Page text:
One of the assignments during my Spring Children’s Literature course at UCF was creating a mini-teaching guide for the books we read for book clubs. We started with picture books for practice then students created them in their book clubs each week. The course was structured by genre as were the book clubs.
Today, I am happy to share the classroom uses and discussion questions found by my UCF Elementary Education students about picture books.
Author: Jen Wang
Published September 10th, 2019 by First Second
Summary: Christine is a young girl who plays the violin and is suggested by her parents to join the talent show. She then meets a girl, Moon, who is rumored to beat up other kids. Once she gets to know her, she finds out that she is actually a good person and they become great friends who decide on performing in the talent show together. The girls get closer but when Christine’s schedule gets busier, Moon finds a new friend in Madison, making Christine jealous to the point she leaves Moon’s journal open on the table for everyone to see. The girls start laughing at the drawings in the journal but when Moon encounters situations that upset her, she doesn’t know how to act and gets violent. After attacking a classmate, Moon passes out and it’s discovered she has a tumor in her brain that requires surgery. Christine avoids talking to Moon as she was the one that caused the fight and Moon gets surgery to remove her tumor. The girls make up afterwards and Christine bands together with their other classmates to perform at the talent show in tribute to Moon while the school hosts the night as a Fundraiser for Moon and her mother.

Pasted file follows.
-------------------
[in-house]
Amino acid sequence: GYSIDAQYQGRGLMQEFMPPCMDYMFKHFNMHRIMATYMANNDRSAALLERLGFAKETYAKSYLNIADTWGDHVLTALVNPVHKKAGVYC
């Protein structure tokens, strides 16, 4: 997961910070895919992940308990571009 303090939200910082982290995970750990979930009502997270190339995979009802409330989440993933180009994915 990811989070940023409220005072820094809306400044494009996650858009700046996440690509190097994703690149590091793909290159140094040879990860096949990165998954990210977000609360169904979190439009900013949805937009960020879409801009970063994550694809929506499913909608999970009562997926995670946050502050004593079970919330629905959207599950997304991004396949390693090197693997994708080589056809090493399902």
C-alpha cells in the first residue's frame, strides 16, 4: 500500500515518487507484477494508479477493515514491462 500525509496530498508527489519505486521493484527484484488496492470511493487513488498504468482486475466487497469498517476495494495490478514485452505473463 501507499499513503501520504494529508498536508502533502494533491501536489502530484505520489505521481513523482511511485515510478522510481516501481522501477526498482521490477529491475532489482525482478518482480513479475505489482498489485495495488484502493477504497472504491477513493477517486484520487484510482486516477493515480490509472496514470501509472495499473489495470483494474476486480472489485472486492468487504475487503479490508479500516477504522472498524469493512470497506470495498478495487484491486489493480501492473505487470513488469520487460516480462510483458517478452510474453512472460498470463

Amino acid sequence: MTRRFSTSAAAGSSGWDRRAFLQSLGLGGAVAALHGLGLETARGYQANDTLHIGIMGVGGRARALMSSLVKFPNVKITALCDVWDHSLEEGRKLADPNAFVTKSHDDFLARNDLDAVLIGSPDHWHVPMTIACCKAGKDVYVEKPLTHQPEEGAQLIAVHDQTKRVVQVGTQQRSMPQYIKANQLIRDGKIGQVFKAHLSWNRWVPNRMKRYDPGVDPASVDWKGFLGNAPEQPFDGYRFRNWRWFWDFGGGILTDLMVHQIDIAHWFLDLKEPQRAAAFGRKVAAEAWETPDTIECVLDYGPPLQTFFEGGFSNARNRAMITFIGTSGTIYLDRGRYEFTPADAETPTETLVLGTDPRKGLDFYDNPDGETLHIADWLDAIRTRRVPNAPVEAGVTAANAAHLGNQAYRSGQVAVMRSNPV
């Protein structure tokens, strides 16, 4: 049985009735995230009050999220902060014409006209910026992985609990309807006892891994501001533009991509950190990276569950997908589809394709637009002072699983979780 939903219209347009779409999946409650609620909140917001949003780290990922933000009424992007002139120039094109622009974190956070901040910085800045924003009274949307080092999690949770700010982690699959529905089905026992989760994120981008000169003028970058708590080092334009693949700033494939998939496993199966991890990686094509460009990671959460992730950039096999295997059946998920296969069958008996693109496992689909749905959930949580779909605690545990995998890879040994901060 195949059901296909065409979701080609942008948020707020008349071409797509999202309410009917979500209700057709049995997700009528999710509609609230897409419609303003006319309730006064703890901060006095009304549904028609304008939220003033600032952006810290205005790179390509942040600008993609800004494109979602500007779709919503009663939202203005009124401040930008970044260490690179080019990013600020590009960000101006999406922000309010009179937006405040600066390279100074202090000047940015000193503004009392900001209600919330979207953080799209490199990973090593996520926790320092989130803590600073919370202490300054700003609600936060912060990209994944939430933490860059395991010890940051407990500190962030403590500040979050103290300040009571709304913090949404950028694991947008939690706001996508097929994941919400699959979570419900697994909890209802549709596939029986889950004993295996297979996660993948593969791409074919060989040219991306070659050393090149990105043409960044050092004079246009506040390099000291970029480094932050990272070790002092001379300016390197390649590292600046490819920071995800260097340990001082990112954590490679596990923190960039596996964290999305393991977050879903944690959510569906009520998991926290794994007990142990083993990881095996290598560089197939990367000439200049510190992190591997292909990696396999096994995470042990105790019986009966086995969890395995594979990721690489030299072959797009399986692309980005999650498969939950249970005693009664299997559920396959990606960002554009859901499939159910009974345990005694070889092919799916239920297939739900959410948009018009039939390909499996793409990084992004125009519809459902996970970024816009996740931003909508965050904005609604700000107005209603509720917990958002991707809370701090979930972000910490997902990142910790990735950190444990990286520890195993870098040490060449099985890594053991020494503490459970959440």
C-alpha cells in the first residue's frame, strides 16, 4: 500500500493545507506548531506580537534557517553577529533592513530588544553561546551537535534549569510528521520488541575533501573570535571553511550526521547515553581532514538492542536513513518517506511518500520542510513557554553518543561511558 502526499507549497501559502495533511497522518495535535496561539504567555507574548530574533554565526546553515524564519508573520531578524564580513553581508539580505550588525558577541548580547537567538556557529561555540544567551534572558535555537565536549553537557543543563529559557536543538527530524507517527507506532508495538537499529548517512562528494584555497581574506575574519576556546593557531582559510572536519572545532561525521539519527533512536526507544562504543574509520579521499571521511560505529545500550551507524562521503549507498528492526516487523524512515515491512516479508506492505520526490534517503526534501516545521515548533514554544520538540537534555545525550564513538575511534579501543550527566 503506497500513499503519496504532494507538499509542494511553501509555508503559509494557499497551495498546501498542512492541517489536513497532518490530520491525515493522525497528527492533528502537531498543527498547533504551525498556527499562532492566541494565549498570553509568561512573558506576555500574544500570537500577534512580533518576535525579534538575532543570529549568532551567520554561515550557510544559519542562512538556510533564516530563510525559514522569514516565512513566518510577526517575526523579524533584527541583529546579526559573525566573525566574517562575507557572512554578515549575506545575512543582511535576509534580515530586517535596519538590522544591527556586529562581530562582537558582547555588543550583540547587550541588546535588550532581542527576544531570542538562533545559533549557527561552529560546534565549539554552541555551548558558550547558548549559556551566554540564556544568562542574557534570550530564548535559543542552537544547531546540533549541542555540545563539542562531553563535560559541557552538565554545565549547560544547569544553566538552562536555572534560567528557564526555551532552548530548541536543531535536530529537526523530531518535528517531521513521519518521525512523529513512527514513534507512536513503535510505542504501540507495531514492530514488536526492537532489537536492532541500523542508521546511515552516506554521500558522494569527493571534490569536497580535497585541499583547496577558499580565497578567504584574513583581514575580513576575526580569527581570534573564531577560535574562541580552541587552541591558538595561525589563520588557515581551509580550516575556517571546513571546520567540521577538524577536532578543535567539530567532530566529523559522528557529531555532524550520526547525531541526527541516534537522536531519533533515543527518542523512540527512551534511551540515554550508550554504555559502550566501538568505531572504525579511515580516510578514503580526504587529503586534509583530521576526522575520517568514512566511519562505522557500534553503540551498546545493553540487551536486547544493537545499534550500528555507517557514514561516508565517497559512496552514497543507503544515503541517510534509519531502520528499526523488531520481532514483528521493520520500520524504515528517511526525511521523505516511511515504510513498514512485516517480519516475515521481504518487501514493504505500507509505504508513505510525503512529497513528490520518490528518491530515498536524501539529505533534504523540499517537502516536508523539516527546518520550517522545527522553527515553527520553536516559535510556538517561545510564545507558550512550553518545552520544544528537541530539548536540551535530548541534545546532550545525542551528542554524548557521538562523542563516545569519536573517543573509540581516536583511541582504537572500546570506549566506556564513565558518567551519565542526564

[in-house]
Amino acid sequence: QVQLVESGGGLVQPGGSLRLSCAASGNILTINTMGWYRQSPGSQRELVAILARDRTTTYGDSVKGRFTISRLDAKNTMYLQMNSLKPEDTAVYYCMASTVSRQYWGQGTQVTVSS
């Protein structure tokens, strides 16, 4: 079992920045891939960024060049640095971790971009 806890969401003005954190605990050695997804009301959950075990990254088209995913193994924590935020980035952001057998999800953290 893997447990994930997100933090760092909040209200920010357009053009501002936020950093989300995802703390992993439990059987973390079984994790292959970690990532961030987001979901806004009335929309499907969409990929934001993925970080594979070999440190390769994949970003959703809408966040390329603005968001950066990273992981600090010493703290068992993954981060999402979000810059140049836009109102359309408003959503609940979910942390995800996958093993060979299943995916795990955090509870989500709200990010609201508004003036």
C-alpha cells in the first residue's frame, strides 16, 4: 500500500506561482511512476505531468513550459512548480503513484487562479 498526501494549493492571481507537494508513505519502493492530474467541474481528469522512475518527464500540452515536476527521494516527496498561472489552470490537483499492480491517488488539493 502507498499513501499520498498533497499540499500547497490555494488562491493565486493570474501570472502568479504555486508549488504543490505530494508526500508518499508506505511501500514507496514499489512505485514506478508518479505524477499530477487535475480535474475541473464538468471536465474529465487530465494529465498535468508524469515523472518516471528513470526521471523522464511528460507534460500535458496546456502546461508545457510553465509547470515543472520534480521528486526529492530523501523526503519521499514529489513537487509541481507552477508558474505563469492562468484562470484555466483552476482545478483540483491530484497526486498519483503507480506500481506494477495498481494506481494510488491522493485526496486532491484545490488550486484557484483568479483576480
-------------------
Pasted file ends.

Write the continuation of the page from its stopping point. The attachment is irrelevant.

Teachers’ Tools for Navigation: This book would be useful in the classroom to help students learn the importance of accepting differences, treating others fairly and anger management. The book touches on topics such as stereotyping, homelessness, and bullying which can help students in the classroom.
- How would you react if you were Christine and learned that your new friend has a brain tumor?
- Have you ever had a vegetarian dish, if so what was it?
- What are some other ways Moon could handle Angela reading her pictures to everyone at the birthday party?
- In the book the characters participate in a talent show, if you were to participate one what would your talent be?
- Why do you think Moon left during Chinese learning class, do you think she should’ve gone back to learn Chinese?
- If one of your friends were feeling sad and alone like Moon was after her surgery, how would you comfort them?